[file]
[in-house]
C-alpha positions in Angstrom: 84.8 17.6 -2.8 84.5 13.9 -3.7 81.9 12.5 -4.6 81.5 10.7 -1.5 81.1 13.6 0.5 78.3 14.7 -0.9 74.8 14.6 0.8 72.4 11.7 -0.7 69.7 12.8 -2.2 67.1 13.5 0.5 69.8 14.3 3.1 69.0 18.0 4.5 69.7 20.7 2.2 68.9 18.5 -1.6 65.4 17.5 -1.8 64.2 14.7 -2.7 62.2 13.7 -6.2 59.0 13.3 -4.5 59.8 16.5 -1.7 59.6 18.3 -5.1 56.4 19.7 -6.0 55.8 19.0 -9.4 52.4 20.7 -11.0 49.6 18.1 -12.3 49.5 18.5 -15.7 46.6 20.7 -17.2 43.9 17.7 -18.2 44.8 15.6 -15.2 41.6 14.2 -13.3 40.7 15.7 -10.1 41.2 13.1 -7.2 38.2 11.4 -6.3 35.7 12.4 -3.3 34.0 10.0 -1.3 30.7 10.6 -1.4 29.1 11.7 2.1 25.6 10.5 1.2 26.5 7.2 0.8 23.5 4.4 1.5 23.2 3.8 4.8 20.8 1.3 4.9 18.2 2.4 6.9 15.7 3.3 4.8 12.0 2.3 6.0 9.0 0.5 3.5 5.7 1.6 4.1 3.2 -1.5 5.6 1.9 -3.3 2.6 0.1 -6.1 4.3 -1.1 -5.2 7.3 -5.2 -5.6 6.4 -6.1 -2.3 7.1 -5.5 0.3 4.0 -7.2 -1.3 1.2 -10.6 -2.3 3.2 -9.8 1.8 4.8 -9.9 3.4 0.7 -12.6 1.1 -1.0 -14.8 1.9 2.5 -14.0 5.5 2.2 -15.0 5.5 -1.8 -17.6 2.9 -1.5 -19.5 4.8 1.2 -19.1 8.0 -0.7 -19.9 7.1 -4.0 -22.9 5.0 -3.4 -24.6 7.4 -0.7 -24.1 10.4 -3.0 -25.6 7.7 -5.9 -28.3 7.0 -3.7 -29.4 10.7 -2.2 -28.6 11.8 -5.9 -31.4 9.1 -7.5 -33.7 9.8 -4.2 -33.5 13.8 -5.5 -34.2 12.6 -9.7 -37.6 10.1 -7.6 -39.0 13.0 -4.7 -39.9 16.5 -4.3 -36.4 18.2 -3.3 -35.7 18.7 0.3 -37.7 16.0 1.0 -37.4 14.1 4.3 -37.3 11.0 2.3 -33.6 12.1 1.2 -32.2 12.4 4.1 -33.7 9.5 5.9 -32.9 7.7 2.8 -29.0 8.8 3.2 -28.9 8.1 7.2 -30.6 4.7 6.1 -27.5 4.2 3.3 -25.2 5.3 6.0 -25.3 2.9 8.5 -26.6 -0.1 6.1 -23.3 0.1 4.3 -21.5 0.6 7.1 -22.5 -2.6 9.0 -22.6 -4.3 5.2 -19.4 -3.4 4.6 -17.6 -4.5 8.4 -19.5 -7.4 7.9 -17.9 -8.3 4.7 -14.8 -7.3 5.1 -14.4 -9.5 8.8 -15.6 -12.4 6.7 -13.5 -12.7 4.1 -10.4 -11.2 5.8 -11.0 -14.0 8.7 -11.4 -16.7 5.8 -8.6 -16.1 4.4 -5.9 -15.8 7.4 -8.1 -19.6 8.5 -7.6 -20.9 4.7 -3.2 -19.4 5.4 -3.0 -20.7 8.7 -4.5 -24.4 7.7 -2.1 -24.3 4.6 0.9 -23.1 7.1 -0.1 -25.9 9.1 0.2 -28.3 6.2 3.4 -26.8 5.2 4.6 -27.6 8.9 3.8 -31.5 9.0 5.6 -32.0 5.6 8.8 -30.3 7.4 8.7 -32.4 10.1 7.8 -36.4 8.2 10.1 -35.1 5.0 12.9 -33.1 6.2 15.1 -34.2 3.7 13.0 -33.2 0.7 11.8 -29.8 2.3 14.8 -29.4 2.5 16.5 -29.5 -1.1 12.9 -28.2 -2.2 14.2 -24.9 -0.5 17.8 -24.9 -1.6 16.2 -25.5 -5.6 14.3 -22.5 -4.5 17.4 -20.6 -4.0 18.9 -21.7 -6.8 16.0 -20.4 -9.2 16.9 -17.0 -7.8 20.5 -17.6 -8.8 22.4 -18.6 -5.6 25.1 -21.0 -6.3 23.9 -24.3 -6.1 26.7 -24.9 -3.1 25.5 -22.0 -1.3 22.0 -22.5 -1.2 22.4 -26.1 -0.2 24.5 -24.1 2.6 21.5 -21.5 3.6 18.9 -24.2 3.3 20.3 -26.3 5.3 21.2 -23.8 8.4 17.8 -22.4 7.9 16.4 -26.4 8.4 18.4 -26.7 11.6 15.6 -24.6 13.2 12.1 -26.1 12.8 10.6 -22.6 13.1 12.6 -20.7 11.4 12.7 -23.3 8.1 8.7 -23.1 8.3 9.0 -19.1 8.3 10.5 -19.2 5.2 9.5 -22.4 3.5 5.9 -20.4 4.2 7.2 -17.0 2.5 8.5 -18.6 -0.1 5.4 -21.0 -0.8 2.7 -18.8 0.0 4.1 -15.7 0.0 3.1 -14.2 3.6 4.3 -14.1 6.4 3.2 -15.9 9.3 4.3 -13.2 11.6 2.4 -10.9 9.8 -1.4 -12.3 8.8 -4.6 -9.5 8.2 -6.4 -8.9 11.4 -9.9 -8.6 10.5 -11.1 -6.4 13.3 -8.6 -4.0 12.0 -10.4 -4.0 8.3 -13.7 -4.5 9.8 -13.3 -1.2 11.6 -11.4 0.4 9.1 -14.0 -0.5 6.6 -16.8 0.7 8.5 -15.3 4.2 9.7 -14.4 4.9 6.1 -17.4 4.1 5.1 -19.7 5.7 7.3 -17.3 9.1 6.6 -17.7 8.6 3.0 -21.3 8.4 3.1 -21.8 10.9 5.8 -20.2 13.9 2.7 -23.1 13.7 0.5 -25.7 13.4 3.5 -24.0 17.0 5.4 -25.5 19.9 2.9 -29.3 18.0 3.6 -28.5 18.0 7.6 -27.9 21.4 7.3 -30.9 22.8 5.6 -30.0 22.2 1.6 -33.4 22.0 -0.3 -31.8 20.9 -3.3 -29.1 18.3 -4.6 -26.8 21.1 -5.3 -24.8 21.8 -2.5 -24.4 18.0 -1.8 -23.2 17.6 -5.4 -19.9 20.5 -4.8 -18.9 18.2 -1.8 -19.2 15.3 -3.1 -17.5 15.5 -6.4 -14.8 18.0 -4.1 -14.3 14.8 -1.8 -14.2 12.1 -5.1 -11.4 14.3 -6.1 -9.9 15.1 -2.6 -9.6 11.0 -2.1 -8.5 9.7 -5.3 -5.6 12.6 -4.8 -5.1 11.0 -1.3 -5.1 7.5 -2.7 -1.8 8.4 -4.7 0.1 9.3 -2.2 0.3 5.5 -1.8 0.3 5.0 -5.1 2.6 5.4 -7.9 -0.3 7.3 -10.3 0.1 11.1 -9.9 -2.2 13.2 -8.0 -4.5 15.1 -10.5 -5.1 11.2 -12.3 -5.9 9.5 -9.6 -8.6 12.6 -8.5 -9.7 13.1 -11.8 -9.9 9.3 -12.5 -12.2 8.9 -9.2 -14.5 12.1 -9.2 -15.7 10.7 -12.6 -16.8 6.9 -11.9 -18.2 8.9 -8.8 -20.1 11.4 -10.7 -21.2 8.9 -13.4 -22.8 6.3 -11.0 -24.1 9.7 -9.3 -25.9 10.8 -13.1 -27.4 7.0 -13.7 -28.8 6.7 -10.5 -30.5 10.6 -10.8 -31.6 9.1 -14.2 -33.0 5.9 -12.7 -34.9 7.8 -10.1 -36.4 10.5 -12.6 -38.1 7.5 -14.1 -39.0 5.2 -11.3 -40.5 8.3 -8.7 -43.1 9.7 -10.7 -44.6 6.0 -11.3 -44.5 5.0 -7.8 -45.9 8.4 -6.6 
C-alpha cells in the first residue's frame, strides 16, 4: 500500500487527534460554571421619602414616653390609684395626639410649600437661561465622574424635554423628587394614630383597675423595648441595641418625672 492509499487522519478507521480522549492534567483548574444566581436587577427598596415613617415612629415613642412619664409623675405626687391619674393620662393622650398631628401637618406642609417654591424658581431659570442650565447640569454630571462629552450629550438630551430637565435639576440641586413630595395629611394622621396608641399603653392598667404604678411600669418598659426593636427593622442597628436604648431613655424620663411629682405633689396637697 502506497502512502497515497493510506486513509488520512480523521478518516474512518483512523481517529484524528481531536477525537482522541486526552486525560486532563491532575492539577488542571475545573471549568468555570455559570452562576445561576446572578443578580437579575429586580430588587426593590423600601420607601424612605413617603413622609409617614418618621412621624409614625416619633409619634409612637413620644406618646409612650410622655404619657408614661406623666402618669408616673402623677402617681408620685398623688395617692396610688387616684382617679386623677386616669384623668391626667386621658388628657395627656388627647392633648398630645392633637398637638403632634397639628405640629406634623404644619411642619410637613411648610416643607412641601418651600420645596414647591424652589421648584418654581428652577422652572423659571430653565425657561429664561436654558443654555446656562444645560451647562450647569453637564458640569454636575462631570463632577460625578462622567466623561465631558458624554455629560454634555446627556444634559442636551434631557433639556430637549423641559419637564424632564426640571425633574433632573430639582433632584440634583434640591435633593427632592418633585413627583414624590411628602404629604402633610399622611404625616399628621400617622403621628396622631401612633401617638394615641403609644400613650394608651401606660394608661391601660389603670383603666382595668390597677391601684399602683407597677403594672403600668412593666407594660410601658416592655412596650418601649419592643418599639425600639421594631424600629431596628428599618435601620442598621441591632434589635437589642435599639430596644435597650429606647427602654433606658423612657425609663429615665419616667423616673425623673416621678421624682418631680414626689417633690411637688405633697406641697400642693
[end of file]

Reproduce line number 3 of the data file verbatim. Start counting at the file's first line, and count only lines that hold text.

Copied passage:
C-alpha cells in the first residue's frame, strides 16, 4: 500500500487527534460554571421619602414616653390609684395626639410649600437661561465622574424635554423628587394614630383597675423595648441595641418625672 492509499487522519478507521480522549492534567483548574444566581436587577427598596415613617415612629415613642412619664409623675405626687391619674393620662393622650398631628401637618406642609417654591424658581431659570442650565447640569454630571462629552450629550438630551430637565435639576440641586413630595395629611394622621396608641399603653392598667404604678411600669418598659426593636427593622442597628436604648431613655424620663411629682405633689396637697 502506497502512502497515497493510506486513509488520512480523521478518516474512518483512523481517529484524528481531536477525537482522541486526552486525560486532563491532575492539577488542571475545573471549568468555570455559570452562576445561576446572578443578580437579575429586580430588587426593590423600601420607601424612605413617603413622609409617614418618621412621624409614625416619633409619634409612637413620644406618646409612650410622655404619657408614661406623666402618669408616673402623677402617681408620685398623688395617692396610688387616684382617679386623677386616669384623668391626667386621658388628657395627656388627647392633648398630645392633637398637638403632634397639628405640629406634623404644619411642619410637613411648610416643607412641601418651600420645596414647591424652589421648584418654581428652577422652572423659571430653565425657561429664561436654558443654555446656562444645560451647562450647569453637564458640569454636575462631570463632577460625578462622567466623561465631558458624554455629560454634555446627556444634559442636551434631557433639556430637549423641559419637564424632564426640571425633574433632573430639582433632584440634583434640591435633593427632592418633585413627583414624590411628602404629604402633610399622611404625616399628621400617622403621628396622631401612633401617638394615641403609644400613650394608651401606660394608661391601660389603670383603666382595668390597677391601684399602683407597677403594672403600668412593666407594660410601658416592655412596650418601649419592643418599639425600639421594631424600629431596628428599618435601620442598621441591632434589635437589642435599639430596644435597650429606647427602654433606658423612657425609663429615665419616667423616673425623673416621678421624682418631680414626689417633690411637688405633697406641697400642693